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Standards, a pillar of EU strategy
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Commissioner Breton highlights the fundamental role of standards in the new EU strategy

18/09/2020

On 16 September, one of the key events in European standardisation was held, organised in relation to Germany's rotating presidency of the EU: the workshop  organised under the auspices of the German Presidency of the Council of the EU,, attended by 850 participants from across Europe.

The session was characterised by a message highlighting how well the European regulatory model works based on standards, as well as the fundamental role of standards for meeting the challenges of the EU recovery plan (green transition and digital transformation).

During his speech, European Internal Market Commissioner Thierry Breton highlighted the fundamental role of standardisation in achieving the three milestones of the EU Recovery Plan: green, digital and resilient. Standards reduce costs, promote innovation, guarantee interoperability between different devices and services, and help companies access markets.

The European Commissioner noted the importance of standards, which are essential for implementing the policies that the Commission has designed in relation to the Green Deal and digitalisation for the years to come. Furthermore, standardisation has proven to be a successful tool for supporting the deployment of European public policies over the past 30 years.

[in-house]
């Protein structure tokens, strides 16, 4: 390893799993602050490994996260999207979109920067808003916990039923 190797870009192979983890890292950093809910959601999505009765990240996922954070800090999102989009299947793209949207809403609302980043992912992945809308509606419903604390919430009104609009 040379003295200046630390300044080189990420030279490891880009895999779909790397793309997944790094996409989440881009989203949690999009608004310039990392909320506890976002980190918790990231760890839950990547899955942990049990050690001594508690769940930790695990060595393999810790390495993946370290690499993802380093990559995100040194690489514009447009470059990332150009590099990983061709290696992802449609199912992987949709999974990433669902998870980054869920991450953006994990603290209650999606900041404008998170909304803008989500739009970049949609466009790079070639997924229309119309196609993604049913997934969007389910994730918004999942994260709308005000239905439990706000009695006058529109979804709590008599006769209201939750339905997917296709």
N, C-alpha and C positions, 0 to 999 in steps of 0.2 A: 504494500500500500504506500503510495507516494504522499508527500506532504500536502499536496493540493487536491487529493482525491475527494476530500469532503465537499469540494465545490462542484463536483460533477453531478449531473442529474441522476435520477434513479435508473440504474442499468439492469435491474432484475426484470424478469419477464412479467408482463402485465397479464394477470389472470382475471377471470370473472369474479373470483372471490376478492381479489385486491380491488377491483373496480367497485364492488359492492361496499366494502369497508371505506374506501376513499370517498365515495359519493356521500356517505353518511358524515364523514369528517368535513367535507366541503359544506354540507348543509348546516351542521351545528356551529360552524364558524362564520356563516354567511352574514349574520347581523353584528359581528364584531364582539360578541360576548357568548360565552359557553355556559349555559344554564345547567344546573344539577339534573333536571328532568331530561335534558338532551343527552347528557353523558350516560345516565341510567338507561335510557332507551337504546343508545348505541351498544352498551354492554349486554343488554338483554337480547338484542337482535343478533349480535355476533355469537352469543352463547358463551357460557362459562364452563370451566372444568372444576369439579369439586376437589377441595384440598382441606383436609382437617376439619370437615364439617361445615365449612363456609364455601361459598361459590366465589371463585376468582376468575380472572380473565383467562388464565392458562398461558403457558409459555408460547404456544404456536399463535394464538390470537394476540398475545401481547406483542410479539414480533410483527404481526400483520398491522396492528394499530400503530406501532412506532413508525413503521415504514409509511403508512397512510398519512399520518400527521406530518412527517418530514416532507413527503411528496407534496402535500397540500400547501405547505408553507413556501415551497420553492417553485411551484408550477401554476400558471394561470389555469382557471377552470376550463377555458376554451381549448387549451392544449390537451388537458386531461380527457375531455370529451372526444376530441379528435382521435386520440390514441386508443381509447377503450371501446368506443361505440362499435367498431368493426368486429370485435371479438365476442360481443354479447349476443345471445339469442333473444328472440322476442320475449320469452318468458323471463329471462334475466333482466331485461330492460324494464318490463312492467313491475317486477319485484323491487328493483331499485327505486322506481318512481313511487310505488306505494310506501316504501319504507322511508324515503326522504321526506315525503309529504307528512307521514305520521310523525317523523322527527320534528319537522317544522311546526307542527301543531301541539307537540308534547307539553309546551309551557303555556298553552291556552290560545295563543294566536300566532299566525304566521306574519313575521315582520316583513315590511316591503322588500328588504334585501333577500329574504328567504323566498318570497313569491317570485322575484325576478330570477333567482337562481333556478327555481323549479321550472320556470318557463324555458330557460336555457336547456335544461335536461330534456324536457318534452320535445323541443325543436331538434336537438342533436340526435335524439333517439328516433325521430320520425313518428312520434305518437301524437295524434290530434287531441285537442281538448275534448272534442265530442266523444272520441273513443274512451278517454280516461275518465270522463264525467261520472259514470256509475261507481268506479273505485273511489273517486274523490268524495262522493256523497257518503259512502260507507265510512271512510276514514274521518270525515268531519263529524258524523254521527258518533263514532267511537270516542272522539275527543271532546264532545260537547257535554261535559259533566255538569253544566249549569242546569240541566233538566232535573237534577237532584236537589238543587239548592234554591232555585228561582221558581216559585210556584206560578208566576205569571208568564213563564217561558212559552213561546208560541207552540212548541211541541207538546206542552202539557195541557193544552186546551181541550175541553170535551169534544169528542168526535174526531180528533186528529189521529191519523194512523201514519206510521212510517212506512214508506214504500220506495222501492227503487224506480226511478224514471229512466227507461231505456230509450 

Now more than ever, Europe must remain united in the face of international markets. It must be a leader, a pioneer, and not be afraid to follow the lines that others design in areas such as the circular economy or clean technologies.

Standardisation, a paradigm of public-private partnerships, is the nexus between industry, regulators and consumers. Standardisation must be the radar that detects new initiatives and the instrument that materialises and shapes them.

Standards are not an end in themselves; they serve to enable organisations to achieve their strategic objectives, such as the Green Deal, connectivity and sustainability. And today, more than ever, standards must be the tool that European regulators and industry use to expand their influence in global markets, to be competitive and to achieve technological leadership.